The evidence is piling up
With all that capability, it’s no wonder that agmatine is able to do what single-target drugs just can’t: make a real difference in the ability of nerve cells to withstand harsh insults.
Even better, agmatine doesn’t cause any dangerous side effects. And there’s plenty of science to back this up – from decades of in vitro research to animal studies to human clinical trials studying agmatine’s effects on nerve pain-free functions.
After studying agmatine for years in the lab and in animals with very successful outcomes, the Gilads switched gears to human clinical research in 2004. Their first placebo-controlled clinical trial, published in 2010,2 showed very promising results.
Straight on the coattails of a highly successful open-label trial showing agmatine’s safety, the Gilads conducted a gold-standard study: a randomized double-blind placebo-controlled trial. Sixty-one patients with sensitive sciatic nerves took either 2.67 grams of G-agmatine® (the high quality trademarked brand of agmatine) or a placebo daily for two weeks. And at the end of just two weeks, the subjects in the agmatine group saw an average 4.5-fold improvement in nerve pain-free functions and a 3.5-fold improvement in their quality of life as compared to the people in the placebo group.
An ongoing clinical study is evaluating the effects of agmatine on small fiber nerve (SFN) functions, which are very susceptible to physiological and environmental challenges such as changes in sugar metabolism and exposure to environmental contaminants. Enrolled patients take G-agmatine® for two months and changes in sensory functions, autonomic functions (such as sweating and balance), and nerve growth are tested. Interim results already show that agmatine sulfate has a significant effect in sustaining healthy sensory and autonomic nerve functions.
In the meantime, cumulative evidence of agmatine’s safety and effectiveness comes from the practical experiences of thousands of people and many practitioners who have been using G-agmatine® (in the form of AgmaSet® capsules) for the last several years.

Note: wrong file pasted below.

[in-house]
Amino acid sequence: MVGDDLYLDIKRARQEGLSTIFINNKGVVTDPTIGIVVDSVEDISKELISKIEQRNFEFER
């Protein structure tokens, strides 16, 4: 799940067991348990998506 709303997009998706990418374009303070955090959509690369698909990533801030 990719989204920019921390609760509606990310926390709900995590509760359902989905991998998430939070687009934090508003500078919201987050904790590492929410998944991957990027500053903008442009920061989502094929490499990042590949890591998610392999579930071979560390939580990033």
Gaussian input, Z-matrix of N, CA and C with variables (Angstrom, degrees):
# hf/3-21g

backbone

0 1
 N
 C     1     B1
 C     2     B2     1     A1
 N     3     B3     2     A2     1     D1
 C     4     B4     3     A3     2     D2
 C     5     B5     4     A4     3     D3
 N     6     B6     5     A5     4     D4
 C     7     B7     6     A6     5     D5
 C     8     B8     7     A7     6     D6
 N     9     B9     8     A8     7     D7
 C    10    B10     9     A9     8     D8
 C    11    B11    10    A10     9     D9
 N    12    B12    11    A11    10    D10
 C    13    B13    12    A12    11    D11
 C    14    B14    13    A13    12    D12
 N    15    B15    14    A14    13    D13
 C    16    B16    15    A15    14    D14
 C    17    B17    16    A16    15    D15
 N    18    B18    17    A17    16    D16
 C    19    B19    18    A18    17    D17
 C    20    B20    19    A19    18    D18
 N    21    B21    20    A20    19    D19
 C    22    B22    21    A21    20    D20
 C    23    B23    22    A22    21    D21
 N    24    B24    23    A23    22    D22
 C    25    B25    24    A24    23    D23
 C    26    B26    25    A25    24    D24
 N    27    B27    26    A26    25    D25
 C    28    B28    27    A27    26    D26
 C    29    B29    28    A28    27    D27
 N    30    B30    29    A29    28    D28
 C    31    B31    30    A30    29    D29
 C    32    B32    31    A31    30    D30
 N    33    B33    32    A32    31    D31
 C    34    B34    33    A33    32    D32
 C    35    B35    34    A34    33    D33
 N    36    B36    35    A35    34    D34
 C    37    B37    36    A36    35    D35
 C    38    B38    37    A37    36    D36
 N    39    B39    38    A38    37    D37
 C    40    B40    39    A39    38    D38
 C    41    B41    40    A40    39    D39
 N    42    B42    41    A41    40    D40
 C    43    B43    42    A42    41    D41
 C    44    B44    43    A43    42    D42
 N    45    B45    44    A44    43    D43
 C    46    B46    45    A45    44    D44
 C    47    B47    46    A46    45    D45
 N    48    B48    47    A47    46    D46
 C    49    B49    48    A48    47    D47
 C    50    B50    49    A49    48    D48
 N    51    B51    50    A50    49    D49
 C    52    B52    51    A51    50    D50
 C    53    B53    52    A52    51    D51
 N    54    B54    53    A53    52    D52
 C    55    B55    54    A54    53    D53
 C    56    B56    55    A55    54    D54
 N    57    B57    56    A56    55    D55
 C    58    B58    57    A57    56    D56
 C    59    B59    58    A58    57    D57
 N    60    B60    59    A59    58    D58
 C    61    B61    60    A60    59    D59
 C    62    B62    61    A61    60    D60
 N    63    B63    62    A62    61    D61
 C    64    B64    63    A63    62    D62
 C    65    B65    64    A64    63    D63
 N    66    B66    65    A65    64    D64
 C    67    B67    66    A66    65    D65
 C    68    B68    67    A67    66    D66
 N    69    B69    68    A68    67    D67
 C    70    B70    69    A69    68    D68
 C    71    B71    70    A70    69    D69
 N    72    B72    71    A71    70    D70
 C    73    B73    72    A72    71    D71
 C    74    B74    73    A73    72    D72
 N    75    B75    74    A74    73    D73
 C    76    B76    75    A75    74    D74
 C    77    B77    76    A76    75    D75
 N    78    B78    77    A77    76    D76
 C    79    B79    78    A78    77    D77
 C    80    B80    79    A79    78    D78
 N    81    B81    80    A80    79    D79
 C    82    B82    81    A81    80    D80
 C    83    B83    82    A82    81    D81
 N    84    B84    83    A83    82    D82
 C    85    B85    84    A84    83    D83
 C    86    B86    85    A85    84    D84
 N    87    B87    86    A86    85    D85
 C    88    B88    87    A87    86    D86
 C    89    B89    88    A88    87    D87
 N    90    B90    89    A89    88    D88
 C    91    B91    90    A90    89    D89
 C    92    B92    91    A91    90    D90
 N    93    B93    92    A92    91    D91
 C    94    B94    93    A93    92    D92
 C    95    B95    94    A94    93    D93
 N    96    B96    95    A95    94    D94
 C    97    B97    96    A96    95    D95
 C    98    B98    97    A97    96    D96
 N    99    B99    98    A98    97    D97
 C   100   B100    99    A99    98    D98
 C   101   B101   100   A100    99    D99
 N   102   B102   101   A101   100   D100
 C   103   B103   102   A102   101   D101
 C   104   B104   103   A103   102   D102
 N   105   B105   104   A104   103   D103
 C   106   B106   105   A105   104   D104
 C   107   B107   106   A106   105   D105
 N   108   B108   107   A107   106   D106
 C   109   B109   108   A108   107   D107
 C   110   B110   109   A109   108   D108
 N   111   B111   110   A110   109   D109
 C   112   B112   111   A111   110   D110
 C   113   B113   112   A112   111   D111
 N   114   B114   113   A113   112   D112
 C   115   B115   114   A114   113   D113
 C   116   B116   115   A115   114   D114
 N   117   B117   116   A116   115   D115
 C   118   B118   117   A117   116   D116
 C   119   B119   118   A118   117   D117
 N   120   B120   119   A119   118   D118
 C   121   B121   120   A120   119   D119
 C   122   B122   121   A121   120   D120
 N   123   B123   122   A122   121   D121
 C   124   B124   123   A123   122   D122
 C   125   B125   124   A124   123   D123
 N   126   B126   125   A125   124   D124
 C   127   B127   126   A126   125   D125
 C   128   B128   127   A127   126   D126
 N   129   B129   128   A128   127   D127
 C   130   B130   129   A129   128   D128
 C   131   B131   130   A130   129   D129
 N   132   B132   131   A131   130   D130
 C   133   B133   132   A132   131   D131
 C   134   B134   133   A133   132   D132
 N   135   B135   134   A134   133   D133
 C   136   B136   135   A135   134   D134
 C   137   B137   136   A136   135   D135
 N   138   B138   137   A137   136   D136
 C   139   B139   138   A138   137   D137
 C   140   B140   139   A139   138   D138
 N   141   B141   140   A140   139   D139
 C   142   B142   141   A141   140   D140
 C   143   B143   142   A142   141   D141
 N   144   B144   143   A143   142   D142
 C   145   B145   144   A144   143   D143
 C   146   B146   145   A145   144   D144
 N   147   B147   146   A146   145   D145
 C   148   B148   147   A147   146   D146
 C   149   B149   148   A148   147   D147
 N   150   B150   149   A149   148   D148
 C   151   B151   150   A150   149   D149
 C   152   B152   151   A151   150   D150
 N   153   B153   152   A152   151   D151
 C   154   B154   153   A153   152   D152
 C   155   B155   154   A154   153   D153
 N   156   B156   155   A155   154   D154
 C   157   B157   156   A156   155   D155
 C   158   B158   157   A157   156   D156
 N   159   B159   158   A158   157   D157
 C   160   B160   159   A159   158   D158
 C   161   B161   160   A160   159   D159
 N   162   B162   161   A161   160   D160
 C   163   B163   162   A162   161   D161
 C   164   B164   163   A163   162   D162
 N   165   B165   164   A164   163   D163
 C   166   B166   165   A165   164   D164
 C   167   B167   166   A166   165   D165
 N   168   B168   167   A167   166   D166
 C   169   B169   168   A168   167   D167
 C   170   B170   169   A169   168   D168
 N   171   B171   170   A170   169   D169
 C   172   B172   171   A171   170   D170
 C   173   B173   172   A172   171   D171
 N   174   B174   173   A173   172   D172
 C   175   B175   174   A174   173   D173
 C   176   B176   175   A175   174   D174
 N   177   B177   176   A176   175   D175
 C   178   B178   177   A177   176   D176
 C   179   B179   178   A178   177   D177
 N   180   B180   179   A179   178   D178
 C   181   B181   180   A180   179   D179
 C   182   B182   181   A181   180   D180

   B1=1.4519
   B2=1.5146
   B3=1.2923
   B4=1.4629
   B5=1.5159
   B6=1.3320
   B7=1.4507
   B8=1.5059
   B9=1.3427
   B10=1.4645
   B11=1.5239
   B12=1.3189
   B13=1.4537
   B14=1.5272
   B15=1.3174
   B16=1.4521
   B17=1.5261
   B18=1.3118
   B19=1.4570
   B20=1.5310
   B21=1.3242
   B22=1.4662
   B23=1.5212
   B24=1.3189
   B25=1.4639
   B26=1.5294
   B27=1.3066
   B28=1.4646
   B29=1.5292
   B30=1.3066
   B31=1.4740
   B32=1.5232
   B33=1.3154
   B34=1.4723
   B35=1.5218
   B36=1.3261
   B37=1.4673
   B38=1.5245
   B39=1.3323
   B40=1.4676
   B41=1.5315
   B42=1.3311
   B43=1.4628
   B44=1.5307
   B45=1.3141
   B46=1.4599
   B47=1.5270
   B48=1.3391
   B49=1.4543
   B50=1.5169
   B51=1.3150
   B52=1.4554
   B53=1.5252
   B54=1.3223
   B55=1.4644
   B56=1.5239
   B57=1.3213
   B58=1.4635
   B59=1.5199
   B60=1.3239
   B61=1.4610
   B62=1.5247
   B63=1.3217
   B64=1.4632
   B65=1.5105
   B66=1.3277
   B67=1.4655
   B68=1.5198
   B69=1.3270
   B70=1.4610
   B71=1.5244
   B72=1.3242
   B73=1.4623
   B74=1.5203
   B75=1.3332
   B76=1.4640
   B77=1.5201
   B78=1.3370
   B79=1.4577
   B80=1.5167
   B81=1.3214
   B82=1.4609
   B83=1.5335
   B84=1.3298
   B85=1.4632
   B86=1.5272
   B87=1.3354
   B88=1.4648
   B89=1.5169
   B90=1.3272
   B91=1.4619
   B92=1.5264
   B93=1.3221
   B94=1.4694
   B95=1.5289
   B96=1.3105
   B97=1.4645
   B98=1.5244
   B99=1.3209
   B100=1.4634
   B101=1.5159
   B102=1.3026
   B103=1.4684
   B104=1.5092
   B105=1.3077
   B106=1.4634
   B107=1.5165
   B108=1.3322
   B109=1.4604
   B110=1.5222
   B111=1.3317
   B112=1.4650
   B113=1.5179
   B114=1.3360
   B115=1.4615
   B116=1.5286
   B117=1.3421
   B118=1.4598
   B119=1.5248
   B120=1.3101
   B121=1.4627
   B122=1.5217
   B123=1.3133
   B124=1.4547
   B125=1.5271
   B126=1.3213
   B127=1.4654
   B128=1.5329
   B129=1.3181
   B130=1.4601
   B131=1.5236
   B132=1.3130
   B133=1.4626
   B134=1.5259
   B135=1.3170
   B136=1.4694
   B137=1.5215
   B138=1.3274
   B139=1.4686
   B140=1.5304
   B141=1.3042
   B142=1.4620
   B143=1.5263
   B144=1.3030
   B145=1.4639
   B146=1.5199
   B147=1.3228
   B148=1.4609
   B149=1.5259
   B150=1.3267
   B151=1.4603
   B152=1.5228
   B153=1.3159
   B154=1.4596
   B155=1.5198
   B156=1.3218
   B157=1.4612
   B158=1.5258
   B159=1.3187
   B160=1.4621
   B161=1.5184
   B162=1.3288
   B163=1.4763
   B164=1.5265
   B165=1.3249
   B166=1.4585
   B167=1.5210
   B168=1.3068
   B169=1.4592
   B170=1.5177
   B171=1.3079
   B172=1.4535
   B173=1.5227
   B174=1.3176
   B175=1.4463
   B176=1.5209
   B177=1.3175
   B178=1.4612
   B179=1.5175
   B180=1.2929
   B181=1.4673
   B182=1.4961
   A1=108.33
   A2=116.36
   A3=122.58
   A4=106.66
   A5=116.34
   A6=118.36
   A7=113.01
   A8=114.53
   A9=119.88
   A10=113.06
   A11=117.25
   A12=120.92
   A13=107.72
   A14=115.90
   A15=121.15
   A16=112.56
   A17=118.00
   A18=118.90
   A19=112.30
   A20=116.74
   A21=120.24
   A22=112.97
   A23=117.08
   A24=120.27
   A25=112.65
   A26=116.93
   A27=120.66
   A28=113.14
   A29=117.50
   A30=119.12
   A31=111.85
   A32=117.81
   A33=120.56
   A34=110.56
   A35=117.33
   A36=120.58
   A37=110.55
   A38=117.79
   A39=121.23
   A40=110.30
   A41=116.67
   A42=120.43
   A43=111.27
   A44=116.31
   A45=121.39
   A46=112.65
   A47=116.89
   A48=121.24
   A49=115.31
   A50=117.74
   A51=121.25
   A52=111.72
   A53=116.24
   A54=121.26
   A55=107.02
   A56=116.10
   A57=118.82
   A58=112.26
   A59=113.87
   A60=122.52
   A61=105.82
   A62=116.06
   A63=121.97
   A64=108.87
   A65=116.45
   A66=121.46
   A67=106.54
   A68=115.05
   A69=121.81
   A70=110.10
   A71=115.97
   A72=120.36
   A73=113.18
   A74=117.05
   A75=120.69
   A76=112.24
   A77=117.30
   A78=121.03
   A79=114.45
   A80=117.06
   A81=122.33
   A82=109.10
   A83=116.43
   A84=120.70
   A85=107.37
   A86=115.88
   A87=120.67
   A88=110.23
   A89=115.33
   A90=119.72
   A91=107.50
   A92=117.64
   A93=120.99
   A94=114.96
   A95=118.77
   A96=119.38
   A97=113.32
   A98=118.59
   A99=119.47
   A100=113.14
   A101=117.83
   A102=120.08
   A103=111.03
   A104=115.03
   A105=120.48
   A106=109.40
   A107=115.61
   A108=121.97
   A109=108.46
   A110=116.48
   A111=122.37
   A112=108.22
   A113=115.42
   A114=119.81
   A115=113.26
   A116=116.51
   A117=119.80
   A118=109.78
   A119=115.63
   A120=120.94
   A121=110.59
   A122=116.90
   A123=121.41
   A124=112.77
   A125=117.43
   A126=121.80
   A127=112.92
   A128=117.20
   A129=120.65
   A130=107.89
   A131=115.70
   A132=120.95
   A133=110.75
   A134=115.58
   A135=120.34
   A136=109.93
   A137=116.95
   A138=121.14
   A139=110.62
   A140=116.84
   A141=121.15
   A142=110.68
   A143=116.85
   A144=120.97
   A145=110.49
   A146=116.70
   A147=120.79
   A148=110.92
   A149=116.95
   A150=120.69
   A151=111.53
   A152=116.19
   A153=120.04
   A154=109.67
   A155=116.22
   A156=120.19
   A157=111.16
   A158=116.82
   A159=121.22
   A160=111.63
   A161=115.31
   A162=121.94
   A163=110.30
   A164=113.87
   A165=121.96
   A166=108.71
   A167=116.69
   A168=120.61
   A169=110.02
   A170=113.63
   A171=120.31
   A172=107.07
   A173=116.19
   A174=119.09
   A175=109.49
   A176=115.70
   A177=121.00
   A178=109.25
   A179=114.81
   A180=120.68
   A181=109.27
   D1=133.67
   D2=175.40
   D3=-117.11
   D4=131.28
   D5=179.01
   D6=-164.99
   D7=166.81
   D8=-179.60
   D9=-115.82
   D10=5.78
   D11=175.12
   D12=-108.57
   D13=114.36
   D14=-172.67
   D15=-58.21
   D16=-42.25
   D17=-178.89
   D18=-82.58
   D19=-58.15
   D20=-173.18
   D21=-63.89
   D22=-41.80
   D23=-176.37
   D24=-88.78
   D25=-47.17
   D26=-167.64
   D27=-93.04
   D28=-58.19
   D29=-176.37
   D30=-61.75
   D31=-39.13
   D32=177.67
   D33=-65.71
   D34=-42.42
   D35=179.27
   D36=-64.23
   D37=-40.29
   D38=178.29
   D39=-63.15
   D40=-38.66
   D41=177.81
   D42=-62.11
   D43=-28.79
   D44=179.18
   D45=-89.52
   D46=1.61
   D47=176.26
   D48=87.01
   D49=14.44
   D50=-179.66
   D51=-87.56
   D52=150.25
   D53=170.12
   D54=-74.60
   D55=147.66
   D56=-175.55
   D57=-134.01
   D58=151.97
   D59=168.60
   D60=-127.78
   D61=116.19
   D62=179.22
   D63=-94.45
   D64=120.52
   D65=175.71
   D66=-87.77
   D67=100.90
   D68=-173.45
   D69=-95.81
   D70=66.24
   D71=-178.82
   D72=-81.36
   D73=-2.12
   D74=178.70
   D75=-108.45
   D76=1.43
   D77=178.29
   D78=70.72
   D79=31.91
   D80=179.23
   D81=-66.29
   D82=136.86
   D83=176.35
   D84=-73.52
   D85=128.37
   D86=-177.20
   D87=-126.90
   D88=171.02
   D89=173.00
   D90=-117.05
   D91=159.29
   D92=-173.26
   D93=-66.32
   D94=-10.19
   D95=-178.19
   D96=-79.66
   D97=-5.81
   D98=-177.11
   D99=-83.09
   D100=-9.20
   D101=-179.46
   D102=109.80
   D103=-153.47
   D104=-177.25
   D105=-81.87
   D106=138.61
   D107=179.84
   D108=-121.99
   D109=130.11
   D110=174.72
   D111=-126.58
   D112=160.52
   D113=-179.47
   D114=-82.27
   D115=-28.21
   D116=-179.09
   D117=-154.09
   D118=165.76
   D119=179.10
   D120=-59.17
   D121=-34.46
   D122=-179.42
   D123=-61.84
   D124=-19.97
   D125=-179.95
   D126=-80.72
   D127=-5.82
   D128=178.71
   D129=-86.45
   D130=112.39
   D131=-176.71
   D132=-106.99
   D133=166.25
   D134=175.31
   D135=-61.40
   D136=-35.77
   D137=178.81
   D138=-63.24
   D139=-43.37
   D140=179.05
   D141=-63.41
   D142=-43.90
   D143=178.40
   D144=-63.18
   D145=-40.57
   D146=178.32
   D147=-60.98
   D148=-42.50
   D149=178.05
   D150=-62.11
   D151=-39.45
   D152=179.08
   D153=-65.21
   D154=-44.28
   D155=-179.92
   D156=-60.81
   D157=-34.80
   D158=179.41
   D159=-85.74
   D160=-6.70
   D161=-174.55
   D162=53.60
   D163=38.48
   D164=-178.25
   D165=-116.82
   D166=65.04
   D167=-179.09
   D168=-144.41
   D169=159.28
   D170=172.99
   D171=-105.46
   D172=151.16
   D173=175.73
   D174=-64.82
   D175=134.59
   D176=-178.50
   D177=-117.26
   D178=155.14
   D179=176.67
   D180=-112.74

AgmaSet® – Need-to-Know Information
Backed by solid scientific research and sound clinical trials, AgmaSet®, containing G-agmatine® (the trademarked brand of agmatine) as its key ingredient, has proven safe and effective for resilient nerve functions.
Recommended regimen: Adults, swallow (do not chew) 2 capsules twice a day for 2 days (with or after meals). If no effect is experienced by then, continue with taking 3 capsules twice a day (or 2 capsules three times a day). It may take as long as 4 to 6 weeks before the effect is noticed. After the effects kick in, you can try going back down to the maintenance dose of two capsules, twice a day.
Possible side effects: Some may experience mild diarrhea that should resolve with time or upon discontinuation.
1. Piletz JE, et al: Agmatine: clinical applications after 100 years in translation. Drug Discovery Today 18:880-893 (2013).
2. Keynan O, et al: Safety and efficacy of dietary agmatine sulfate in lumbar disc-associated radiculopathy. an open-label, dose-escalating study followed by a randomized, double-blind, placebo-controlled trial. Pain Medicine 11:356-368 (2010).